CHARLESTON, S.C. (WCBD) – In a field dominated by men, women police officers stand out when enforcing law and order, partly because there are so few of them.
Multiple studies prove diverse and representative police forces are more effective and beneficial for the communities they serve.
News 2’s Carolyn Murray spent days meeting and riding along with women in law enforcement, who say an increasing number of women officers contribute to greater public safety.
Sergeant Maria Leahy says domestic disturbance calls can be the most dangerous, unpredictable, and heartbreaking.
During a ride-a-long with her through North Charleston neighborhoods, she described changes she has seen as a sworn-in officer of 18 years.
“You can go to a call for service, and someone may prefer a male or female- sometimes someone doesn’t want you because you are Hispanic, or you are African American, or white,” she said. “Those are obstacles we still face, but we are trying to hire diverse groups of people that look like the people we are out here serving.”
She’s an outlier – a woman who comes from a long line of male officers. “My family has 13 police officers that have served. We are like the Latino Reagan’s from that TV show.”
Meanwhile, understanding the lasting effects of crime led Sergeant Arielle Polite to commit to a life of public service.
“When I was little, I had an aunt that was murdered. She was part of the King Street murders. The women that were found on King Street,” she said. “I still remember it like it was yesterday.”
She’s been on the Charleston Police force for 12 years. The last two have been the most difficult.
She recalled working the night protests turned into riots in downtown Charleston last May. “It was heartbreaking, being from Charleston and seeing the destruction,” she said. “That is one of the nights I will always remember. I was called a sell-out, that I should not be doing this job.”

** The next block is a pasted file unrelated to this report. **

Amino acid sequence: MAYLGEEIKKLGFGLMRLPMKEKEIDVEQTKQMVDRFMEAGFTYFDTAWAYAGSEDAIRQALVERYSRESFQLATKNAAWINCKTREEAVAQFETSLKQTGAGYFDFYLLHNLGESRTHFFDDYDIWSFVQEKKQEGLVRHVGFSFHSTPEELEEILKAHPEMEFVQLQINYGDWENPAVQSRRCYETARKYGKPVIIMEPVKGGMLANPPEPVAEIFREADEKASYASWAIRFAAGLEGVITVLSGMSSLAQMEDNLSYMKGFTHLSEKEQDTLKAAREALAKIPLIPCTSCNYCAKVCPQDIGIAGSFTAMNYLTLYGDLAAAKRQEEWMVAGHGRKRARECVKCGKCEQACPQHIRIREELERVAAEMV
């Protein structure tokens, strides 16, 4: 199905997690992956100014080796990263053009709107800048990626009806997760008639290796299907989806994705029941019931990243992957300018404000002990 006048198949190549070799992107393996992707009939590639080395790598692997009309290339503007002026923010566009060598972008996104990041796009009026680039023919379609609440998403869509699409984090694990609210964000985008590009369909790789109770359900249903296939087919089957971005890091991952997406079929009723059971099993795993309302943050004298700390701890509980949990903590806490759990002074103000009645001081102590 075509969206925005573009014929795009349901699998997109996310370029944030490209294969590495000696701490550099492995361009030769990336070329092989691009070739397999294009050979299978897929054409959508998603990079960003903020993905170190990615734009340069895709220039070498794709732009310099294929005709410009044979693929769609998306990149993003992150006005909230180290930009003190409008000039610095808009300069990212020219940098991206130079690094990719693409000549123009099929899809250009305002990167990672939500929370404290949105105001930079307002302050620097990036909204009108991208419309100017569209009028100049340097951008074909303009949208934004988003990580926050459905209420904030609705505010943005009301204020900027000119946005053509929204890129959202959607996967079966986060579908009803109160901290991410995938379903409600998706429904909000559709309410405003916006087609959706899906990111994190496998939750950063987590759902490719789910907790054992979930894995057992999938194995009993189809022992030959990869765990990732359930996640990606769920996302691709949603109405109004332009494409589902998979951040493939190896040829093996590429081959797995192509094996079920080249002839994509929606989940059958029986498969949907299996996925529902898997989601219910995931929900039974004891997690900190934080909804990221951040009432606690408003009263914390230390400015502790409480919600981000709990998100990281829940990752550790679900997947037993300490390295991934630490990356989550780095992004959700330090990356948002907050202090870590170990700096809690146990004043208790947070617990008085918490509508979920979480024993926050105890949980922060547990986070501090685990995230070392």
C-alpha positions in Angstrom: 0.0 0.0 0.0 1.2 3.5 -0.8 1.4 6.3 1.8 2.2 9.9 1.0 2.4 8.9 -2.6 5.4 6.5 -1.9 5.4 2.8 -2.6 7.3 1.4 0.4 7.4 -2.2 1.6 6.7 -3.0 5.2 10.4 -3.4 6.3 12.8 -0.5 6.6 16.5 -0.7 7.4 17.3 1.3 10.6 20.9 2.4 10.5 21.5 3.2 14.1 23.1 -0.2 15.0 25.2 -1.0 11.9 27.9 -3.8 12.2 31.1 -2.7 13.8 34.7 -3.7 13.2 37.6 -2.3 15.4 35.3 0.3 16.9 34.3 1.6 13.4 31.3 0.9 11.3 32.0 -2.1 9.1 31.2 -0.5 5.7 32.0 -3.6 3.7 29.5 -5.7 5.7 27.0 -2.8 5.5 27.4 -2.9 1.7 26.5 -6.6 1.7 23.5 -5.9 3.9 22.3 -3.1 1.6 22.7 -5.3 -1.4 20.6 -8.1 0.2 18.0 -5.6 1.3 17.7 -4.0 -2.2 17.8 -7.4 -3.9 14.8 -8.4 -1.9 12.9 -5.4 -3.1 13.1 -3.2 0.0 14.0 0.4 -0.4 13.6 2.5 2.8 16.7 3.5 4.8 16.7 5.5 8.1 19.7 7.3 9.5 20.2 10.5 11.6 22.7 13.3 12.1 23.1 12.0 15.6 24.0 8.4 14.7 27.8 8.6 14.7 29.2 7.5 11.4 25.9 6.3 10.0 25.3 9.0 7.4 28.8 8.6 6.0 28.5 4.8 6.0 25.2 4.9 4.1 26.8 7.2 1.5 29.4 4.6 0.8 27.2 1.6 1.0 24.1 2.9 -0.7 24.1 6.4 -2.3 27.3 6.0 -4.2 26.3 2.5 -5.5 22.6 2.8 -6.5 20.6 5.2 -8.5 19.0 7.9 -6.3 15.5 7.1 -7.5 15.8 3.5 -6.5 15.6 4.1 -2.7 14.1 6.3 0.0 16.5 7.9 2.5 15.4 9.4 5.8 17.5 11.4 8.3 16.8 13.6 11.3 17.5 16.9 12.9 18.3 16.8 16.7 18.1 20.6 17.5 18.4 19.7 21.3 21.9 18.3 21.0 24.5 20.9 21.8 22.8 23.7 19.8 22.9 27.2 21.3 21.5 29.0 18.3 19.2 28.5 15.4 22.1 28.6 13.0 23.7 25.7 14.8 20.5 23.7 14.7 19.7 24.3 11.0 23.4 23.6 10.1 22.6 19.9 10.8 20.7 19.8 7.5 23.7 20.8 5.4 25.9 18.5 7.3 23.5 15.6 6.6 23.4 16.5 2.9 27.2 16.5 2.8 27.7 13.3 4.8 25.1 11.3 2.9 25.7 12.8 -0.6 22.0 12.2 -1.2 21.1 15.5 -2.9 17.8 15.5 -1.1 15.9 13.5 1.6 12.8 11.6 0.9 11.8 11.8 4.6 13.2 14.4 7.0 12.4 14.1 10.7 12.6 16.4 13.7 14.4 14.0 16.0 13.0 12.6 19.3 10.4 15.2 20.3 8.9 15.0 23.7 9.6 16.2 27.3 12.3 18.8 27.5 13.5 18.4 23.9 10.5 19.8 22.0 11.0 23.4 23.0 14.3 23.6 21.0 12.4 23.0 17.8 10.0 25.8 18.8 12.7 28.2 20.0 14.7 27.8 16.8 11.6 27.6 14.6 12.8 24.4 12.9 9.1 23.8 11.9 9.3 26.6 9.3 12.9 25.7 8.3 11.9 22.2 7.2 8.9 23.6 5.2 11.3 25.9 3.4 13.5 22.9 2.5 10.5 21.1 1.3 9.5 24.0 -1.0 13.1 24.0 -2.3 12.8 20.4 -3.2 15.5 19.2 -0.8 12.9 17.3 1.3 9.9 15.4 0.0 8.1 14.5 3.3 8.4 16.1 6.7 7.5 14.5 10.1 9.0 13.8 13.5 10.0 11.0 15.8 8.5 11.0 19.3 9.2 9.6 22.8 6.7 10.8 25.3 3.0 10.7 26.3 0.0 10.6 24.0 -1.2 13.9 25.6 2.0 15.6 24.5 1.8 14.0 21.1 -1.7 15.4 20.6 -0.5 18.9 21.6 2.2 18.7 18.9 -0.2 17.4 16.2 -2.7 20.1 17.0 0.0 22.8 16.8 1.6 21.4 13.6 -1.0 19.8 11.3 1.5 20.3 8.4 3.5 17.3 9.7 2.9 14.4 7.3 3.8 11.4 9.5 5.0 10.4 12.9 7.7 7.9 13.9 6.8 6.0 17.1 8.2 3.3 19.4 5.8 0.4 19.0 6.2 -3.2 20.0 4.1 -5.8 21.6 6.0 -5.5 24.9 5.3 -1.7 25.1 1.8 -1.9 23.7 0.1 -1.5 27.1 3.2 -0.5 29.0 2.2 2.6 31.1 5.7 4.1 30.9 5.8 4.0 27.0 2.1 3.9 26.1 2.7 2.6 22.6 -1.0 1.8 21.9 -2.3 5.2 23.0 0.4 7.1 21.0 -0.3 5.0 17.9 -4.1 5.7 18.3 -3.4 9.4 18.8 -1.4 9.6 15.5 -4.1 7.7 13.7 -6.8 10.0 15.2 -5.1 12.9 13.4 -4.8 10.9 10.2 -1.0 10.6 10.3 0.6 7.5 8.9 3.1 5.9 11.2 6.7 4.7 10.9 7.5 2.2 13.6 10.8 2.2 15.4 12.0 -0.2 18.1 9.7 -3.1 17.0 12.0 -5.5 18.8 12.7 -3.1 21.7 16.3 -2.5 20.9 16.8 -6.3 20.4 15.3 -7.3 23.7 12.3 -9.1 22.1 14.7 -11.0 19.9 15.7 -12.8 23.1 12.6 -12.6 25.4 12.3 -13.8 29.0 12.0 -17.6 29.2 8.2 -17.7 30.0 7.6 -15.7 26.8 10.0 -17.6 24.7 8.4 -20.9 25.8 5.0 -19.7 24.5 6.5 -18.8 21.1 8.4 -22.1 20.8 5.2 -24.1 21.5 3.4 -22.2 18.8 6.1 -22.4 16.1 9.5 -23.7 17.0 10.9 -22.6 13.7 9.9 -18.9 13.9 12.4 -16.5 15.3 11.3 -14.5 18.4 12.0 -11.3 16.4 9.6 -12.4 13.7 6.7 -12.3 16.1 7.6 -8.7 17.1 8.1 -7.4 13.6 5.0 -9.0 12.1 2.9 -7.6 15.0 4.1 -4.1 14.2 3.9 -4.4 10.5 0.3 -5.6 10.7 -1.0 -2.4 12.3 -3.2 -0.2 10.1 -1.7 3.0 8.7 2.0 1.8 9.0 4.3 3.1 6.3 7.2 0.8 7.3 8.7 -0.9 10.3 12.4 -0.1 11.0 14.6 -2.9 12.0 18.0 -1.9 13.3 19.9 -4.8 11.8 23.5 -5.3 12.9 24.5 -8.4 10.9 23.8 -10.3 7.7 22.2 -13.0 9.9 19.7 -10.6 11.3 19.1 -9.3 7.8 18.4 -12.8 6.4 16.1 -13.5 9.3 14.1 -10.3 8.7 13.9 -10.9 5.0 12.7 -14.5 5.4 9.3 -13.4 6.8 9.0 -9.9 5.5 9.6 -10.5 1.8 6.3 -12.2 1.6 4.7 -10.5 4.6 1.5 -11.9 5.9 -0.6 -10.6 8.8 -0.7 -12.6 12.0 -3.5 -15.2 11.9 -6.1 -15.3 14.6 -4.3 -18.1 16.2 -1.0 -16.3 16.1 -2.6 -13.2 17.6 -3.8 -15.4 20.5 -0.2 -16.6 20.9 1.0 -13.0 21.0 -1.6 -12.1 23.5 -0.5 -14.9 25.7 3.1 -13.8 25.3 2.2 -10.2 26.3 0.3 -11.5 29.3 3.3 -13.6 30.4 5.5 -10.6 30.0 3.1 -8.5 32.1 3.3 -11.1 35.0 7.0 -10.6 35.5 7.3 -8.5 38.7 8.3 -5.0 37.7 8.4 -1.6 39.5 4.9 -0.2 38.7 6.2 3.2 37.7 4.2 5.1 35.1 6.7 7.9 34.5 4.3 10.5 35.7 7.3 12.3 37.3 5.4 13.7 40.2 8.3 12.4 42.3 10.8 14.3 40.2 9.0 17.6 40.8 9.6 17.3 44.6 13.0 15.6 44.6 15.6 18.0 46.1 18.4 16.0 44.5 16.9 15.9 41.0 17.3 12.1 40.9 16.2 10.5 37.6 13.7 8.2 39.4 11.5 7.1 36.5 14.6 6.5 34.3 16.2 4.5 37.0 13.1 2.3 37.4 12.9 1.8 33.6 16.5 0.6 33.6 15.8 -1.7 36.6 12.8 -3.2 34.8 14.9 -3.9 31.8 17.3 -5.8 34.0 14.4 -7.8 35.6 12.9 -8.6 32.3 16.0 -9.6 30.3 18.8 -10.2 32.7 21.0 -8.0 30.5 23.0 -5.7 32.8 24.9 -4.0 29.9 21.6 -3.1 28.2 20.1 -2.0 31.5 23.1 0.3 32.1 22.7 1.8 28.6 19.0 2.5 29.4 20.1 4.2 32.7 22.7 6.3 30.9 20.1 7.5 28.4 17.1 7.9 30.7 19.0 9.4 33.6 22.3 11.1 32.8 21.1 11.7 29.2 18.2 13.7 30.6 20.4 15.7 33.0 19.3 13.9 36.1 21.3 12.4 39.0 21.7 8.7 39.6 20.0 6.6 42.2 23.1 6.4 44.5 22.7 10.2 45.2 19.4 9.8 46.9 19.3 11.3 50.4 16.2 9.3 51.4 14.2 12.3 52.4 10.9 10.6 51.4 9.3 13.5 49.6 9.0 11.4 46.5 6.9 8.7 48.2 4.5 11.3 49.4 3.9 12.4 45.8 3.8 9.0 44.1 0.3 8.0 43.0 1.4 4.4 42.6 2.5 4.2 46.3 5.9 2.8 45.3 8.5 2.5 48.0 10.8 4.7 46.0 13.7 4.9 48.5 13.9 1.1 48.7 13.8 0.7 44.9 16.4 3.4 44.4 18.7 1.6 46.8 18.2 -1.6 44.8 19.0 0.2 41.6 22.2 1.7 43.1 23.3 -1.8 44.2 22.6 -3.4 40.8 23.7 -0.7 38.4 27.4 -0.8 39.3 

Sgt. Polite went on to say, “You are telling me that I’m a sellout because I’m an African American police officer? Imagine if we had no representation. You think it’s bad now, imagine how it would be if we had no representation.”
Officers say it’s an unpredictable profession. “One minute we may be sitting and eating, and the next you jump in your car and try to save someone’s life.”
In the City of Goose Creek, Chief LJ Roscoe made history when she became the first woman police chief for the city.
Despite being the top cop, she is the target of discrimination when on calls with officers who are men.
“It’s ingrained in people that they go to the male officer first,” she said. “We have gone on calls- when I don’t identify myself, oftentimes I have no insignia and if I am with a male officer, they will talk to them before they talk to me …every time.”
Chief Roscoe has been in law enforcement for more than 30 years. Her sight, from the start, was to lead a department.
“I always wanted to be a police chief,” she said. “I didn’t have mentors, I didn’t have that person to go to ask the questions, so, I had to do the research on my own.”
From three different agencies, three policewoman giving different perspectives on why they took an oath to serve.
“Women bring empathy, we bring patience, and we are able to diffuse situations better than our male counterparts.”
Each recognizing the lack of women in policing.
“Look at the numbers from line-level officers, our numbers look better. There are more females, but look at the command level, you’ll still see a huge disparity in numbers between males and females.”
The officers say they are committed to building diverse departments that reflect the communities where they live and serve.”
“I want people to realize we are human.”
“We are out there, we are taking calls, we are involved in foot chases just like our male counterparts. We are leveling the playing field and we are rising.”